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David S. Clark - The Message From Patmos: A Postmillennial Commentary on the Book of Revelation (1921) "This early twentieth-century Postmillennial commentary on the Book of Revelation, written by the father of theologian Gordon Clark, offers an easy-to-read alternative to the popular Pre-millennial/Dispensational views of the best-selling Scofield Reference Bible and a multitude of other dissertations on end-time prophecy that litter the shelves of Christian bookstores. "

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Prophecies of the Destruction of Jerusalem in A.D. 70
Lesson 2: The Holocaust in Daniel 9



The second prophecy warning of the holocaust in A.D. 70 falls within Daniel's larger prophecy of the seventy weeks.

    And after threescore and two weeks shall Messiah be cut off, but not for himself: and the people of the prince that shall come shall destroy the city and the sanctuary; and the end thereof shall be with a flood, and unto the end of the war desolations are determined.

Daniel 9:26

For scoffers at the supernatural, this prophecy must be one of the most indigestible in the Old Testament. With utmost transparency, it says that soon after the death of the Messiah, the Jews would suffer a great disaster. The aftermath of His death falls into four distinct stages.

  1. A foreign people would invade the land and attack Jerusalem. (The "prince that shall come" will not be discussed here, since he plays no part in the events described by this prophecy.)
  2. The end of the assault upon Jerusalem would come as a "flood." The sense is figurative, as in Daniel 11, where the same word describes a rapidly advancing army (Dan. 11:22, 26, 40).
  3. The enemy would destroy both the city and the sanctuary.
  4. Further desolating conflict would ensue, continuing until the end of the war.

Critics sidestep the many prophecies in the Book of Daniel by denying that is an authentic work from the sixth century B.C. Rather, they imagine that it is a piece of fiction written in about 165 B.C. to encourage Jewish patriots in their hard struggle against the cruel Syrian tyrant Antiochus Epiphanes. They say that the prophecy in Daniel 9:26 merely recalls events in the recent past: namely, the events attending Antiochus's assaults on Jerusalem in 169 and 168 B.C.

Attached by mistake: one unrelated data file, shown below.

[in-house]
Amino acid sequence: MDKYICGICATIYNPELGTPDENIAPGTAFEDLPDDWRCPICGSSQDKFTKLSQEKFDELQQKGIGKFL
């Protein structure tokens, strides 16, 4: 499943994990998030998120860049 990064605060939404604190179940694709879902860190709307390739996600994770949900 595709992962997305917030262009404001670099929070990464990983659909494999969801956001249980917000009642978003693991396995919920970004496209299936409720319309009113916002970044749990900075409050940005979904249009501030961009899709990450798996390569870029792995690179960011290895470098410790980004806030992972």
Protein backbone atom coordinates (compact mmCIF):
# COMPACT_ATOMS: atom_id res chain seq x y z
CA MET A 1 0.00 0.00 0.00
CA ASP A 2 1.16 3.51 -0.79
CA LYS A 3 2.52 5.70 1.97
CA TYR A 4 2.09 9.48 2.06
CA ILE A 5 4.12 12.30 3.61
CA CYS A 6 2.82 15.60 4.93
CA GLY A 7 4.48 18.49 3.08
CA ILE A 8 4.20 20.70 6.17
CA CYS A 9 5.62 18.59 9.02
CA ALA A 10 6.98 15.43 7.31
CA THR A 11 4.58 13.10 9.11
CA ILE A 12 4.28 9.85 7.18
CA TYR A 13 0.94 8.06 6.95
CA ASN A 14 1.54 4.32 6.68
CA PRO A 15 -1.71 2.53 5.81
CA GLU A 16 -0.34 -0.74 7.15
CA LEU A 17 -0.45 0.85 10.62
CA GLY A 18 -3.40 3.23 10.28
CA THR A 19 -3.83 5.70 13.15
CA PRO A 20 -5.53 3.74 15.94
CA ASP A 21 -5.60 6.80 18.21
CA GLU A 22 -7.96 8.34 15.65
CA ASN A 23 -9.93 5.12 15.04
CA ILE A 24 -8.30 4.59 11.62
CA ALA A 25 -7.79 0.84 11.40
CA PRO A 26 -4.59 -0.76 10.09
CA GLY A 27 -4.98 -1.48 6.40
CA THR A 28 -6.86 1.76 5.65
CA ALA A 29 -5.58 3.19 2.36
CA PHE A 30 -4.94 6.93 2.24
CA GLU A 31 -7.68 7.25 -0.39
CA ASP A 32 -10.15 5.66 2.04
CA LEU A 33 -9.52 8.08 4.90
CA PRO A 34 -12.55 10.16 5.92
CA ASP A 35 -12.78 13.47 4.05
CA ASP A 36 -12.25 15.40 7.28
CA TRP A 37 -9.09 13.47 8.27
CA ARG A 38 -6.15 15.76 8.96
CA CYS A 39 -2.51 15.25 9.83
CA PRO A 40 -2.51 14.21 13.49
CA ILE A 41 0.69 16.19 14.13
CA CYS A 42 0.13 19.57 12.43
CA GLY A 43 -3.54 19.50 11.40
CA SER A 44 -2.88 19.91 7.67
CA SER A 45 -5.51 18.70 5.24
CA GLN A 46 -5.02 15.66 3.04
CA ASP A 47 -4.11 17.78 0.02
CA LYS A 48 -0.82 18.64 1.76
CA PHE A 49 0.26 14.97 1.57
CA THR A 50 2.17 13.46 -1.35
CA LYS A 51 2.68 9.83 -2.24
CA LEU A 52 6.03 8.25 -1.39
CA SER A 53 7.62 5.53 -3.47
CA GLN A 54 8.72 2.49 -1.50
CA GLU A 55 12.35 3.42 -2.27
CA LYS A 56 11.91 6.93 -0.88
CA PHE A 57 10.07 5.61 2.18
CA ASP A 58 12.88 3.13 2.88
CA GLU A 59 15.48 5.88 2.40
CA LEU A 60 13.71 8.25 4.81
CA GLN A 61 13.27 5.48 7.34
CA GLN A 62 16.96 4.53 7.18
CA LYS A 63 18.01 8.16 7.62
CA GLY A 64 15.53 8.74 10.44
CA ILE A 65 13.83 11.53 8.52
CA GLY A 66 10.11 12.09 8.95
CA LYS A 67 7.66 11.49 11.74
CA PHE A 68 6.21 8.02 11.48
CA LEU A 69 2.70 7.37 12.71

Yet, in Jesus' day and even much earlier, the Jews regarded the Book of Daniel not only as authentic, but as a sacred writing (1). How did a second-century work falsely representing itself as hundreds of years older gain almost immediate acceptance?

Moreover, in several particulars, Daniel 9:26 does not fit the days of Antiochus. A brief account of his conflict with the Jews will help us reach a correct interpretation of the prophecy. In 169 B.C., to avenge Jewish rejoicing at a false report of his death, Antiochus Epiphanes came to Jerusalem and slaughtered its citizens (2). The Second Book of Maccabees, a generally reliable but by no means infallible source, says that 40,000 people died in three days (3). The tyrant fumed against the religion of the Jews no less than against the Jews themselves, for their religion had been the great obstacle thwarting his attempts to foist Greek ways upon Jewish society. With furious impiety he therefore entered the Temple precincts and took away the sacred vessels (4). Some months later, in 168, the Syrian army burned and pillaged Jerusalem again (5). Subsequently, Antiochus forbade worship of any god but his, and he rededicated the Temple to Jupiter (6). Many who defied his proscription of the Jewish religion were put to death (7). The devout who had retreated into caves to keep the Sabbath were burned alive (8). Mothers who had circumcised their sons were thrown from the city wall (9). Under the leadership of a family called the Maccabees, the Jews rose up in revolt, igniting a fierce civil war (10). Eventually, Jewish patriots regained control of Jerusalem. Their first business upon entering the city was to cleanse the Temple so that it could be used again as the house of the Lord (11).